The Innocence of Guilt

Mary Lynch story takes to the stage

By Richard Johnson
Observer senior reporter

Sunday, October 07, 2018

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It was one of the most publicised murders, trials and convictions of its time.

In 1992 Mary Lynch was charged with the murder of her 54-year-old husband Leary — a high-profile executive at the National Commercial Bank. Mr Lynch had been reported missing after he failed to show up for work. Upon investigation Mrs Lynch was arrested and charged, after human skeletal remains found in bushes weeks later were positively identified through as being that of the missing banker through records. The post-mortem report pointed to death being as a result of 25 chop wounds.

Mrs Lynch testified that she was attacked by her late husband and, during a struggle, she get hold of the machete and inflicted several wounds. She was found guilty of murder by a 12-member jury and sentenced to life in prison without parole.

After 14 years behind bars at the Fort Augusta Adult Correctional Centre, Jamaica's lone prison for women, she was released on May 18, 2007. This came after several appeals and the courts no longer deemed her a danger to society.

After 11 years of being a free woman, Mary Lynch is ready to tell her side of the story.

She is collaborating with Whirlwind Entertainment's Michael Dawson to write, direct and produce a play, followed by a book and a documentary detailing what lead to that fateful night in 1992 when her husband was murdered.

“She called me through a contact and told me she was trying to tell her story, as she believes there was a conspiracy against her during the trial. I was away at college when this incident took place but was aware of it and that it would have been a great project to take on. It becomes even more timely given the buzz regarding domestic abuse and the #me too movement, so we have decided to go with it,” said Dawson.

He noted that putting together this story has been a challenge, based on the complexity of the case and the fact that Mary Lynch's story will go against the grain of what is documented and what many persons have believed to be facts.

“It involved a lot of research... hours sitting with Mary, who is now 76 years old, to get her story. We have also conducted a number of interviews which have been recorded and could provide footage for the documentary in the future. I have produced about 10 plays in the past and this is the first one that has had to be read and viewed by the attorneys so many times to avoid any issue. We are not adding any dramatic licence to this script; there is no adjusting of her story to make it more believable. So whether or not you believe her, this is her story,” Dawson explained.

The play is the first of the trilogy. This one-woman production is set to open in early November and will see Actor Boy Award-winning actress Rosie Murray in the title role.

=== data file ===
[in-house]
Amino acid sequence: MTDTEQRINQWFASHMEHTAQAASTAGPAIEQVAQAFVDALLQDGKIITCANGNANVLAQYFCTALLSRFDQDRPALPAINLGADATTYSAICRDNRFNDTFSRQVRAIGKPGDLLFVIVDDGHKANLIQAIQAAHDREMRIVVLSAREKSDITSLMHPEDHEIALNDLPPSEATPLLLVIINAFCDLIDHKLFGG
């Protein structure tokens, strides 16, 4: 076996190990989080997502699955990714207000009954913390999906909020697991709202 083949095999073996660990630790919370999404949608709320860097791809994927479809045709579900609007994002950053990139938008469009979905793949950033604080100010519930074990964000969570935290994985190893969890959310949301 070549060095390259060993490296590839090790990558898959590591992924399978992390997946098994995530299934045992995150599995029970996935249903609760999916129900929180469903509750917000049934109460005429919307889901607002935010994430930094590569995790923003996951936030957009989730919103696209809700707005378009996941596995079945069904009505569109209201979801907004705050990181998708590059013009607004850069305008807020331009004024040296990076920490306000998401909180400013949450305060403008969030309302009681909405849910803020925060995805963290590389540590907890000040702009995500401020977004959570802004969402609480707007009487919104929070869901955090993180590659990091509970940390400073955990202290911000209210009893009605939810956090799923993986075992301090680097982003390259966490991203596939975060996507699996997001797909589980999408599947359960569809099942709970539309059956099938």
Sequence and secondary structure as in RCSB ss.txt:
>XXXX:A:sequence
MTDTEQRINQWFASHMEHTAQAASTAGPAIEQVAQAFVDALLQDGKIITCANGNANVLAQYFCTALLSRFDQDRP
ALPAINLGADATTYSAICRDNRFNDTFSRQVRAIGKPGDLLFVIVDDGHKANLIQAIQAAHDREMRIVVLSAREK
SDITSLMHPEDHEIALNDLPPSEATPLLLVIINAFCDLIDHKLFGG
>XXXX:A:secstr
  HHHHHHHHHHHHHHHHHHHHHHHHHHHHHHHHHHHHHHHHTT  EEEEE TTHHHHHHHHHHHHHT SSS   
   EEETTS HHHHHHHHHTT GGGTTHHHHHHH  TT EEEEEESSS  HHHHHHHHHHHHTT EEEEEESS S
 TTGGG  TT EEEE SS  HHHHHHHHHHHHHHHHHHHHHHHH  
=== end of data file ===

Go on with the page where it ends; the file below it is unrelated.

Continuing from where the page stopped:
“This is a dream role for an actress, so I'm all fired up,” Murray told the Sunday Observer.

“When you check out the news and hear of the number of women being killed and the levels of domestic abuse, I believe it is time for us to speak. There are aspects of this story that nobody has heard and Mary strongly believes had these been brought to light during the trial she would not have been sentenced. We must realise that she too has a story and this play will give Mary Lynch a chance to speak,” she continued.

Murray has no trepidation in taking on this role which many may see as controversial. She noted that she has had to prepare herself fully for the emotional levels which will be required to be true to Lynch and her story.

“It's not me... it's a character so I had no reservations. Actresses are loved, liked or hated for the characters they play; it's part of what I do so I have no fear. in fact, I am intrigued by the complexities of the character. Since I signed on we have met and it has been very easy and relaxed. She has been a real study to make my portrayal true. I am looking forward to this,” she added.

Murray was the unanimous pick for Dawson and his production team.

“We were a little biased, as the last time she was in one of our productions, Tek Yuh Hand Offa Mi, she received and Actor Boy Award nomination. But that aside, the fact that she recently told her own truth in her one-woman production Slice of Life, and the fact that she is a brilliant actress sealed the deal. Rosie is brave as an actress and this play is going to ruffle a few feathers, and she has no qualms in staying true to her character,” he said.

The Innocence of Guilt: The Mary Lynch Story is projected to run from November to February at the former Green Gables Theatre in St Andrew, then on to rural parishes before going overseas following the Easter holidays of 2019.

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